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Don’t let your ‘side hustle’ become a full-time headache

Sienna Kossman

An additional source of income can help you pay down debt or save for retirement, but the more you work, the more dollars and taxes you have to keep straight.

However, “Mo’ money, mo’ problems” doesn’t have to be your personal anthem if you’re juggling more than one job.

Whatever your “side hustle” of choice is — part-time employee, freelancer or full-fledged small business owner — here are a few tips for keeping your finances on track as you take on extracurricular employment:Don't let your side hustle become a full-time headache

1) Plan ahead for income tax costs.

If you moonlight as an evening Starbucks barista after your 9-5 office job, you’re already paying income tax on each paycheck.

However, if you’re a freelance or contract worker, most of the checks you get in payment won’t reflect any federal taxes withheld. Instead, it will be on you to collect 1099-MISC tax forms from each client, report your earnings and pay taxes to the government.

The 1040-ES IRS tax form comes with a worksheet to help you estimate your taxes each quarter if you are able to roughly predict how much you’ll be bringing in.

A little extra planning now will keep you from going into financial shock when you have to send the government a check later.

2) Track your expenses to take advantage of tax deductions.

If you are going to make income tax payments over the course of a year, do what you can to make the payments as small as possible.

Carefully tracking all your expenses on a spreadsheet and saving those annoying paper receipts can make it easier to add up all your deductions when you sit down to do your taxes.

Designating one specific bank account and/or credit card to use for side work-related expenses can also help keep all the financial information in one place. Need a new printer, paper and ink to send out invoices? Charge it all to the same credit card.

However, excessive business deductions can increase your risk of an IRS audit, especially home-office deductions by the self-employed, according to Matt Frankel of The Motley Fool investing advice community.

If you are going to claim a deduction for the contents of your home office, make sure your claims are only for the things that you use exclusively for your side work. That laptop you’ve already had for two years and now occasionally use for sending work-related emails from Starbucks doesn’t count.

3) Weigh the costs and benefits of extra work.

Taking on some extra work or starting a part-time business can be a great way to strengthen your cash flow, help pay down debt or provide you with a creative outlet, but make sure you’re not biting off more than you can chew.

In order to profit from your side hustle, you have to get back more than you put in. For example, if you are physically making items for sale locally, the money you receive for the goods must at least be more than the costs of materials (not to mention the amount of time you put in). If the scale tips the other way, you risk putting yourself in debt.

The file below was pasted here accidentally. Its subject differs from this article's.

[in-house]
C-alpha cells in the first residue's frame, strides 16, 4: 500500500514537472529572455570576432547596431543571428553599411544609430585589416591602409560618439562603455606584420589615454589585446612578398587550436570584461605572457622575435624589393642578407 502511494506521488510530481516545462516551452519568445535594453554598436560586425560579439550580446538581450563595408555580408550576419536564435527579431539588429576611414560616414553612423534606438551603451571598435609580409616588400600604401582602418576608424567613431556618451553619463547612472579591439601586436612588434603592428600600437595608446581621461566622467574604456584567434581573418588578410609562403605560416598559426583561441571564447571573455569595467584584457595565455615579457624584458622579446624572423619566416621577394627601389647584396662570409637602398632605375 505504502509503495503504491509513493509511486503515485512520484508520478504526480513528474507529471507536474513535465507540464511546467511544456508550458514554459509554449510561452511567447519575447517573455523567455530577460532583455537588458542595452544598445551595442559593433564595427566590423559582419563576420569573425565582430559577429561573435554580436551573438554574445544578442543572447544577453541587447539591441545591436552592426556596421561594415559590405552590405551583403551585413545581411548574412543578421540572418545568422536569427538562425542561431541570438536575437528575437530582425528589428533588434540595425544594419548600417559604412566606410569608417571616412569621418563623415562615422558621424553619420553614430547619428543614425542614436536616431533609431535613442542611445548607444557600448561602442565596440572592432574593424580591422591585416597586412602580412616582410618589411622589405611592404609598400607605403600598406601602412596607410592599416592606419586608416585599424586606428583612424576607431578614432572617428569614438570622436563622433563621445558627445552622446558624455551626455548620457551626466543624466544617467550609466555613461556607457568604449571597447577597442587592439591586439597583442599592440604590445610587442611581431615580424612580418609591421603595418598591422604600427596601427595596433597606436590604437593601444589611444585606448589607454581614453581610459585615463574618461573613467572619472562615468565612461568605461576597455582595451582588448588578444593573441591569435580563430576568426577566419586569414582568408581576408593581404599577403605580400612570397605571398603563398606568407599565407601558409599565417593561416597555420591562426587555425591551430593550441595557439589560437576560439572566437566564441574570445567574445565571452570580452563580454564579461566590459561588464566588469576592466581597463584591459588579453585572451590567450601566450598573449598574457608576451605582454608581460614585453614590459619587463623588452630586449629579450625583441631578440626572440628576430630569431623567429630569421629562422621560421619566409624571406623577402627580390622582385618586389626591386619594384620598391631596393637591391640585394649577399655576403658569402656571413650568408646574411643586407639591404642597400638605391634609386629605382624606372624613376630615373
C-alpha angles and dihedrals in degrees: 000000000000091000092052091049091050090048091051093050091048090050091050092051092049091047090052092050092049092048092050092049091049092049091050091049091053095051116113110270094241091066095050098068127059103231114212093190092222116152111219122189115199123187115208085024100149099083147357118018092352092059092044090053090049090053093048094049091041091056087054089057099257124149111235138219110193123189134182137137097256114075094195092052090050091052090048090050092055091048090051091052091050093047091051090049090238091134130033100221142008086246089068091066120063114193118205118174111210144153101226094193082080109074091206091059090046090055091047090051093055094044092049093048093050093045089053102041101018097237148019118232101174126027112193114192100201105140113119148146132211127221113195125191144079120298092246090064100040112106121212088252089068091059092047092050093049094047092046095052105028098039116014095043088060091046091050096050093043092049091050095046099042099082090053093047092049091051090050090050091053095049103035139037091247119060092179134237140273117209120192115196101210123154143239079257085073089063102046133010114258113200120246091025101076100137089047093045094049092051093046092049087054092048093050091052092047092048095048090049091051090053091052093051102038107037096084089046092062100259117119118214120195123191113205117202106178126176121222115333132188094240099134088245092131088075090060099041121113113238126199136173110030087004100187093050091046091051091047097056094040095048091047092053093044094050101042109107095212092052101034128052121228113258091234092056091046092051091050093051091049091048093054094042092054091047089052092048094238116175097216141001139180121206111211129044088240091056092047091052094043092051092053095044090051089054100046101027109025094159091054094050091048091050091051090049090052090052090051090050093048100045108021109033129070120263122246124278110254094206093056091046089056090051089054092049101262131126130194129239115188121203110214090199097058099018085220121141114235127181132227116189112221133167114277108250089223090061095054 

On the other hand, if you really enjoy the work and make enough to break even, that has value, too. For some, fulfillment and leisure may be worth more than a few extra bucks. Just be sure to acknowledge your financial needs and overall goals before getting started so you aren’t disappointed — or in debt — later.

4) Don’t neglect your full-time job.

At the end of the day, having extra money may be nice — or even necessary — but if you are putting so much into your part-time job that it starts to take away from the time and energy you need for your full-time job, it might be time to take a step back and re-evaluate the situation.

Are you dedicating more time to your side job because you just enjoy the work more? Consider taking the necessary steps to make it a full-time job.

Is the side work so demanding that you’re spending your evenings and weekends working and any free time (and a good night’s sleep) is becoming an elusive concept? Maybe it’s time to find a different endeavor if slowing down isn’t an option.

Or, if you’re so financially strapped that you can’t cease any extra work, it might be time to chat with your full-time employer about your salary or start looking for a better-paying job.

Also be wary about rules your employer may have about employees working other jobs, especially if you are offering a similar product or service to theirs, Suzanne Kearns of Money Crashers warns. You could be risking termination or even a lawsuit, in more extreme cases.

Whatever your situation is, make sure the couple hundred extra bucks you’re earning each week won’t cost you a steady, full-time income and a positive employment record.

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